Seafood supplies may be disrupted by global warming

The world’s fish populations are already being affected by global warming, and the human population faces long-term consequences with respect to seafood supplies and local economies that depend on them, according to a statement from the United Nations Food and Agriculture Organization.

These conclusions are coming out of a four-day conference of 200 experts and policymakers focused on the marine fisheries issue. The conference, in Rome, Italy, comes to a close today.

Changes already being seen, as reported in a technical summary (PDF 160 kb) written prior to the conference:

  • Oceans are warming, while currents, such as those affected by El Nino, seem to be changing. This could have implications for the West Coast.
  • Salinity is changing in surface waters, with warming areas of Earth growing more salty from evaporation, while more northern and southern areas grow less salty from increased rain along with ice and snow melt.
  • Global sea level has been rising since 1961 with an accelerated rate since 1993.
  • Fish distribution has been changing, generally with both warm- and cold-water species moving closer to the poles.

Predictions for the future:

  • Changes in fish availability will change at the local and regional levels.
  • Markets for various seafoods could grow unstable, as distribution systems try to respond to shifts in supply at various locations.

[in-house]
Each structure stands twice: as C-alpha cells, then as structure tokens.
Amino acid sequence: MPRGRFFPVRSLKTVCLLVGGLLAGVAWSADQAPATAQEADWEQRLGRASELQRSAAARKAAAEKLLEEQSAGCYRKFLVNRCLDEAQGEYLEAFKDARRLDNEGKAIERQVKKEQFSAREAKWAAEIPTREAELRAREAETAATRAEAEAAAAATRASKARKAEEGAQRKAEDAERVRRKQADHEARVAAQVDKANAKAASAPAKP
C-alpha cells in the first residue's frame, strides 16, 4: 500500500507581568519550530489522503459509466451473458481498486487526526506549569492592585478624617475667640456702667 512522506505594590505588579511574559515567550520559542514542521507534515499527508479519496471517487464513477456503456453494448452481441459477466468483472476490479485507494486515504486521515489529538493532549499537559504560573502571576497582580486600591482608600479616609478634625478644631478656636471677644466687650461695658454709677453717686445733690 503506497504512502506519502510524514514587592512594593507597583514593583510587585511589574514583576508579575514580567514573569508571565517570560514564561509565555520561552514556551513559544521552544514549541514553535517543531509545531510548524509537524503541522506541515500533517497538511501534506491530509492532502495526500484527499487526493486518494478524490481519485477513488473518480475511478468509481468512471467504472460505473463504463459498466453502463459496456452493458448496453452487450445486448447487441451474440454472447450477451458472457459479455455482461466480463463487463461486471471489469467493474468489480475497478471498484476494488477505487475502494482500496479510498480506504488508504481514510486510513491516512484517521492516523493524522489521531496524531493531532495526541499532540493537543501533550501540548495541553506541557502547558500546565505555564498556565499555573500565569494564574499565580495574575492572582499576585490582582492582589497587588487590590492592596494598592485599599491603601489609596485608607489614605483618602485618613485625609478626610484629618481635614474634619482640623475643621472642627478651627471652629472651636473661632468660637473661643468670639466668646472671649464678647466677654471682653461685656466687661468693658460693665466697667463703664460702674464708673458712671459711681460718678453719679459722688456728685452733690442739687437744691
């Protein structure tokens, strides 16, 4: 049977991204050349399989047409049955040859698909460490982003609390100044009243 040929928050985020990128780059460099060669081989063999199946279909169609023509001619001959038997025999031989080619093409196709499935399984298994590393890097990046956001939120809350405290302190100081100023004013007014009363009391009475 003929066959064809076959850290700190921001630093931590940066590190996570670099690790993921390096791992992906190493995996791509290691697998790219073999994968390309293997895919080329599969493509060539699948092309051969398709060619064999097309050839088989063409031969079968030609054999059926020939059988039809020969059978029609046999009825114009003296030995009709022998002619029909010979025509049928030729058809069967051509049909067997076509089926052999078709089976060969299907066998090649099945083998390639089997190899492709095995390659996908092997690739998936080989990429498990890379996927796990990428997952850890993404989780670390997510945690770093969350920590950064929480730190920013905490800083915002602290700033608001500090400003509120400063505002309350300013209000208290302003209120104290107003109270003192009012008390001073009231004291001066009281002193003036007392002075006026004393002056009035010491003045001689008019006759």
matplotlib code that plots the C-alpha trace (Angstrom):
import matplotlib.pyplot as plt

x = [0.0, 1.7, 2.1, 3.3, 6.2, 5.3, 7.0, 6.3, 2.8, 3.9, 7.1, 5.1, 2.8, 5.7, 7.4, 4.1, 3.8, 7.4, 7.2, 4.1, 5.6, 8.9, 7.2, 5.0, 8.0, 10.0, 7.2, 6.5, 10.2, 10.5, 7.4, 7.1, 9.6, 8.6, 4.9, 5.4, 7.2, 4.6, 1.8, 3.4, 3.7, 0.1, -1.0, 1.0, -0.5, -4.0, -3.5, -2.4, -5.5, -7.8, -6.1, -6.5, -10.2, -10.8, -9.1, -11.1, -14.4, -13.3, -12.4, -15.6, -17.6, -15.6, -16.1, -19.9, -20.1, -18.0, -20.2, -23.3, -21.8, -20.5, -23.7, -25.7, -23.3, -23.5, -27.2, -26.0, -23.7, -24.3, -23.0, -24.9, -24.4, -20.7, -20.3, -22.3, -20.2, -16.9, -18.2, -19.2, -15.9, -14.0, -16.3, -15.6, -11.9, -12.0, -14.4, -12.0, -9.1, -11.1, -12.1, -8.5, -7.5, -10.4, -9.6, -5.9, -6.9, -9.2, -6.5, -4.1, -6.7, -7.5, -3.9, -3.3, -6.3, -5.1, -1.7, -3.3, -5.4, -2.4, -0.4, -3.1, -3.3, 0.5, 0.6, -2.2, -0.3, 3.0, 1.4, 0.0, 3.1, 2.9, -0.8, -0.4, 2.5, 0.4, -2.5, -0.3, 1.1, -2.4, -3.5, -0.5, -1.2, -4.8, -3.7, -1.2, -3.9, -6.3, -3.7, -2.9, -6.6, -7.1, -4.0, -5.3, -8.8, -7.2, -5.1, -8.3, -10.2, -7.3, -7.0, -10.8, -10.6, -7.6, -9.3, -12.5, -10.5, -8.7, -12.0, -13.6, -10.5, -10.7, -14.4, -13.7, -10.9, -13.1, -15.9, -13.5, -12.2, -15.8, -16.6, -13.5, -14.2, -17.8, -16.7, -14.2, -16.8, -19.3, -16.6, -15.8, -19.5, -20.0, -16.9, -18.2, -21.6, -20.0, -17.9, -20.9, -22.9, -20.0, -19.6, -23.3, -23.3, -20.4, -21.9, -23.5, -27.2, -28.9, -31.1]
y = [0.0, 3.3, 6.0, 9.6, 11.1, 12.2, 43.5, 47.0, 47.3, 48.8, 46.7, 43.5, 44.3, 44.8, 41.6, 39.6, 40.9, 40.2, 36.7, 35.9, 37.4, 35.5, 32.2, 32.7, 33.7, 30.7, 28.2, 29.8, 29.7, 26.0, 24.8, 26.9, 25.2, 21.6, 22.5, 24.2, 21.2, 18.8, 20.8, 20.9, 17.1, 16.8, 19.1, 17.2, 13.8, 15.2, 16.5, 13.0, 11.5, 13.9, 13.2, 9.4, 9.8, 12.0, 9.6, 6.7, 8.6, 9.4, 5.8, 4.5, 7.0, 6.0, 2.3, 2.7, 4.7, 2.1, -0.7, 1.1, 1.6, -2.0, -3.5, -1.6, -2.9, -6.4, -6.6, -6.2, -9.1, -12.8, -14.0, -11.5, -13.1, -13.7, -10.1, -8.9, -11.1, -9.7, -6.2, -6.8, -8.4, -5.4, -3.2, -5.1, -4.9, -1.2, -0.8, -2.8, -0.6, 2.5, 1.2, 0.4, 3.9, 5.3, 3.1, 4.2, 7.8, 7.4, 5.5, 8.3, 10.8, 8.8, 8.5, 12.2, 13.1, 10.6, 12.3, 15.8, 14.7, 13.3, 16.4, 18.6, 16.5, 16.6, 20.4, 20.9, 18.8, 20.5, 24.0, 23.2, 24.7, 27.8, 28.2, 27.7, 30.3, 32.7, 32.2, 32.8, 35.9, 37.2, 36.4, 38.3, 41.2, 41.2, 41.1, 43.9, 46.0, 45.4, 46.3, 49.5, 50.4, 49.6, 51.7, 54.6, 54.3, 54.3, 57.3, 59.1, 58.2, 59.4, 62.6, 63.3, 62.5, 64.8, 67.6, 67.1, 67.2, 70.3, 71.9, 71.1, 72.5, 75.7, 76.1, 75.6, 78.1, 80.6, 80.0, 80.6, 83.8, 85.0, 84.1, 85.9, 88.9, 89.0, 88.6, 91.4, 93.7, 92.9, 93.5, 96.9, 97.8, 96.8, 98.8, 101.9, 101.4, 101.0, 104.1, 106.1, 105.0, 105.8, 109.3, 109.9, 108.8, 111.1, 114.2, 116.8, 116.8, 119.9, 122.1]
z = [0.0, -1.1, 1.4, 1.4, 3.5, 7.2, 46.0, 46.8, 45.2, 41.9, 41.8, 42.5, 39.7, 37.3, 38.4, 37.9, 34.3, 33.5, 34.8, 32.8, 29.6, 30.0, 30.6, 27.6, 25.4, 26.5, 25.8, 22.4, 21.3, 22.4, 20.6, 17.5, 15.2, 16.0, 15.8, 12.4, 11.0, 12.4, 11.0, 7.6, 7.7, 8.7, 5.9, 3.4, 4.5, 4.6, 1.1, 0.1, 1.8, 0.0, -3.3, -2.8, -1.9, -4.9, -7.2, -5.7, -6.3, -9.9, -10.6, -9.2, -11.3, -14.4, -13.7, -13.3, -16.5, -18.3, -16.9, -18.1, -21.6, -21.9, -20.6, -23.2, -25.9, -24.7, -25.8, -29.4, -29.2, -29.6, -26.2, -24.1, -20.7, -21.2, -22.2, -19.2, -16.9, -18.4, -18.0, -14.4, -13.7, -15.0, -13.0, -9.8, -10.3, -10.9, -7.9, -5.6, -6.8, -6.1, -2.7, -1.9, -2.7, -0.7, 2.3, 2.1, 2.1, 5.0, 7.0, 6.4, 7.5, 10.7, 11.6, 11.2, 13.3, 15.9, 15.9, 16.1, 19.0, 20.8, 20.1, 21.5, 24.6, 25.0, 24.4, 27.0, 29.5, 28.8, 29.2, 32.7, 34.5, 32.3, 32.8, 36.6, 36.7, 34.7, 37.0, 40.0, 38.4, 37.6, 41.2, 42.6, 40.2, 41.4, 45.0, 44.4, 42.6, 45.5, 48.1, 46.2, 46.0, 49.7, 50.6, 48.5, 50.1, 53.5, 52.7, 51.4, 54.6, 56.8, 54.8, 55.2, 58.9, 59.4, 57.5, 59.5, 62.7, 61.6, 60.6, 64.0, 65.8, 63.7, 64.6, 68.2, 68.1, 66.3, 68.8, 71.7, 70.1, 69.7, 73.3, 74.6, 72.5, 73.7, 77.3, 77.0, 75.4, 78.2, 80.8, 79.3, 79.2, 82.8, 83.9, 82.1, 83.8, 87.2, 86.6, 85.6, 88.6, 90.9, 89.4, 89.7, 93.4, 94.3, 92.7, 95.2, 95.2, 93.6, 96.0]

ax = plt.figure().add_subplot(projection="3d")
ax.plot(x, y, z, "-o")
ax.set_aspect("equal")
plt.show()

• Prices for various seafoods could fluctuate with uncertain supplies, and those in the industry could see their jobs disrupted.
  • Countries where people eat a lot of seafood may face changes in nutrition with related health implications.

The technical summary also includes this statement:

At both the local and global levels, fisheries and aquaculture play important roles in providing food and generating income. Some 42 million people work directly in the sector, the great majority in developing countries. Adding those who work in associated processing, marketing, distribution and supply industries, the sector supports several hundred million livelihoods.

Aquatic foods have high nutritional quality, contributing 20 percent or more of average per capita animal protein intake for more than 2.8 billion people, again mostly in developing countries.

Fish is also the world’s most widely traded foodstuff and a key source of export earnings for many poorer countries. The sector has particular significance for small island states.

One thought on “Seafood supplies may be disrupted by global warming

  1. Another reality with climate change and we’re seeing the tip of the ice burg already, is ocean acidification; this will have huge influence on many marine plants and animals, including those needing to grow calcium-based shells, like clams and oysters. As oceans warm there’s also strong likelihood of broader distribution of predators, pests, and disease organisms that are non-indigenous.

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